Editor Peter Randall Got Printer's Ink In His Veins
From the 75th Anniversary edition
July 23, 1975
Editor Peter E. Randall Got Printer's Ink In His Veins
By Peter E. Randall
July 1964 - March 1966
In July 1964, I began 18 months employment for Wesley Powell, then publisher of Hampton Union. "Controversial" doesn’t really describe Wesley best but it’s the closest word I could use. Most people either hated or loved him and there were more than a few days when I had both emotions, sometimes only minutes apart.
No matter how one felt about Wesley though, he certainly wasn’t dull. Editorials and a column called "Around the Big Wheels" tickled his political friends and enraged those who considered him an enemy. We were particularly fortunate in acquiring scoops especially concerning county government, and there were often a few red faces around the county when the Hampton Union appeared sometime on Thursday.
Yet, I look back on those days with a sense of accomplishment. My work in the back shop gave me a real appreciation for that aspect of the paper and I soon learned how all the pieces of the weekly went together. I disliked having to peddle papers on a route on Thursday but I did get a chance to talk with store owners, paper boys and others who were always ready to give their opinions on both the paper and its owner.
There were other good times also. That difficult pre-Christmas issue was tempered in part because we printed a four-color Christmas picture on the front page and when has Hampton Union done that since! There was also the knowledge that Mrs. Powell always read the front page proofs and would be sure to pick up my misspellings! There are memories of working with the late Kirby Higgins and his wife Carrie. No matter how late I brought in film for processing, they always managed to get the prints out in time. There are memories of many town correspondents who reported the lesser known but perhaps more important day-to-day activities of seacoast residents.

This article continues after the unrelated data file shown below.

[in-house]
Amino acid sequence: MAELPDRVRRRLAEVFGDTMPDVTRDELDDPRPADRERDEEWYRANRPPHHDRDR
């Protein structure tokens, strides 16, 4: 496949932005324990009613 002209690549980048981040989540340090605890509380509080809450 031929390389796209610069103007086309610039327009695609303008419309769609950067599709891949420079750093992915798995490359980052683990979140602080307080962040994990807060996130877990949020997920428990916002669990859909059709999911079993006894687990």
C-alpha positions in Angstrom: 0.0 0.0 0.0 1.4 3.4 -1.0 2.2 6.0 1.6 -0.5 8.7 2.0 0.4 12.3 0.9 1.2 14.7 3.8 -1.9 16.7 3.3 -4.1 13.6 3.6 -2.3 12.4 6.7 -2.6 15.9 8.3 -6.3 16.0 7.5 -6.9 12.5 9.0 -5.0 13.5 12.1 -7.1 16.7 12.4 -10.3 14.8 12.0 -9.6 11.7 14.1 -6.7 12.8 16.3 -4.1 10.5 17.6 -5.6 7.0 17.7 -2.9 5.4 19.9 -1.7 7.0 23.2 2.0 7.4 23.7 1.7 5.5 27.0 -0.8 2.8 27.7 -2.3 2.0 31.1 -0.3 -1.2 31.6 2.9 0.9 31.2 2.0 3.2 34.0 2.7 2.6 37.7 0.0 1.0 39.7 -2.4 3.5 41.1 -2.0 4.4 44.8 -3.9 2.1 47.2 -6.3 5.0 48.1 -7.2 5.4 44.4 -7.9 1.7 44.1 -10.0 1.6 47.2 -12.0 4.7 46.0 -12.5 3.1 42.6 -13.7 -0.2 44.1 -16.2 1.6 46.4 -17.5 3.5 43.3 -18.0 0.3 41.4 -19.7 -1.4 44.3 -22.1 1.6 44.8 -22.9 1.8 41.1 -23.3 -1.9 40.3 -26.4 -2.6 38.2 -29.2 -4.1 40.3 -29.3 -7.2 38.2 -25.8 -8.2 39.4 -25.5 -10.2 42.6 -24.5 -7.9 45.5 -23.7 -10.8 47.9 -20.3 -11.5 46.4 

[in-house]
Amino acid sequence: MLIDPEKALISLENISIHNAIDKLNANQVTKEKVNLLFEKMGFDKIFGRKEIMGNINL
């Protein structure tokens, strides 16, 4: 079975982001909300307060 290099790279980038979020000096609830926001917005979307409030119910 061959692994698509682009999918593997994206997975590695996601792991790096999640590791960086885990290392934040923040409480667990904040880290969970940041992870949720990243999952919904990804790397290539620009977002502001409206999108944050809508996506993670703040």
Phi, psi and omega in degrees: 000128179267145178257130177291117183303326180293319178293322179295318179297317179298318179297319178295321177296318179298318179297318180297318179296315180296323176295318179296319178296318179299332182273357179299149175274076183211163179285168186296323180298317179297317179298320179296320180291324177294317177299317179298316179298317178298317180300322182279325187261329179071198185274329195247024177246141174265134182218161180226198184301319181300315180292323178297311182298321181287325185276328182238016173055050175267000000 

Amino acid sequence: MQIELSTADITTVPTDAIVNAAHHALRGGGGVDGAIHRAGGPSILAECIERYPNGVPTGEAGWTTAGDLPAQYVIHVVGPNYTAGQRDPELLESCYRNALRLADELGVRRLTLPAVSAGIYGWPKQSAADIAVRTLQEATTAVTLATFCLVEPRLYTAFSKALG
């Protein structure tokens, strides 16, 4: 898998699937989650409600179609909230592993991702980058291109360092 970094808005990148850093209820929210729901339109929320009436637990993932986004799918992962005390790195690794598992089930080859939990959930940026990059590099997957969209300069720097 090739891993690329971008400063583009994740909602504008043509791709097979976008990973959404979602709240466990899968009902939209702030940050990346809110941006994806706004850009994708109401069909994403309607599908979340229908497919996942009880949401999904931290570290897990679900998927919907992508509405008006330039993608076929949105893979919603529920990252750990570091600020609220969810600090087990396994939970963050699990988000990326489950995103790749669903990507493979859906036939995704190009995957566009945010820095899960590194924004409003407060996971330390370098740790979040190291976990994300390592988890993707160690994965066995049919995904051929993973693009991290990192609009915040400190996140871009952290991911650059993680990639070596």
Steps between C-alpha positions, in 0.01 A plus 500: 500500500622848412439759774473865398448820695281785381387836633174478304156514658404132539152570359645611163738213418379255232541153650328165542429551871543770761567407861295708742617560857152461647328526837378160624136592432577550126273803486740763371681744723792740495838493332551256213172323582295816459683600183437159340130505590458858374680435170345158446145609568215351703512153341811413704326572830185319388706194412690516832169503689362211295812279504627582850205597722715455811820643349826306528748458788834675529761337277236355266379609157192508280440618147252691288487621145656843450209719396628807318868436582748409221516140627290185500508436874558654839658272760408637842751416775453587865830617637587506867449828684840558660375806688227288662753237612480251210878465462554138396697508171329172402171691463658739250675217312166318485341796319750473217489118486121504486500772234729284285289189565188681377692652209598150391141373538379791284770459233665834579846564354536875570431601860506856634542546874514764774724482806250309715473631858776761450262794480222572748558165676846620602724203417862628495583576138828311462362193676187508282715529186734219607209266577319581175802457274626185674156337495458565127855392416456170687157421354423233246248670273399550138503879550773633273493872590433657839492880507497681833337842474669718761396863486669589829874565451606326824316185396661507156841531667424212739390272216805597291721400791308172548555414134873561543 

Labor Day Riots
It was about 3 a.m. before things calmed down enough for me to leave Dunfey’s Restaurant where a large group had gathered to avoid both the rock-throwing kids and the shotgun-firing policemen. Afterward, I sat through most of the trials of those arrested. Almost everyone was convicted, but all appealed and only one or two were convicted in Superior Court.
Related to this event was the firing of John Roden as chief of police. The selectmen decided he should be replaced and he was asked to resign. Roden refused and for weeks we carried articles, usually from the selectmen’s point of view.
Roden demanded a hearing, which was his right, but the paper was due out on the day of the hearing. On the day before, I met with Roden’s lawyer and got the basis of his defense and used it in the paper.
During a recess in the hearing, someone gave the selectmen and their lawyer a copy of the paper and they were enraged. I was called in and given the worst calling down from that lawyer I have ever received. They said we were unfair and biased in our reporting of the hearing. John Roden was never going to be rehired and he must have known that, but we gave him the only public "day in court" (because only a few people could fit in the actual courtroom) that he received. Knowing that John got his chance to make his points known, made those sharp words by the lawyer became dulled.
I left Hampton Union in March 1966 to work for New Hampshire Profiles. Those 18 months were really a brief period in my life but they are always remembered pleasantly. Printer’s ink got into my veins then, and it will always be there. For that experience I will always be grateful to Hampton Union and Wesley Powell.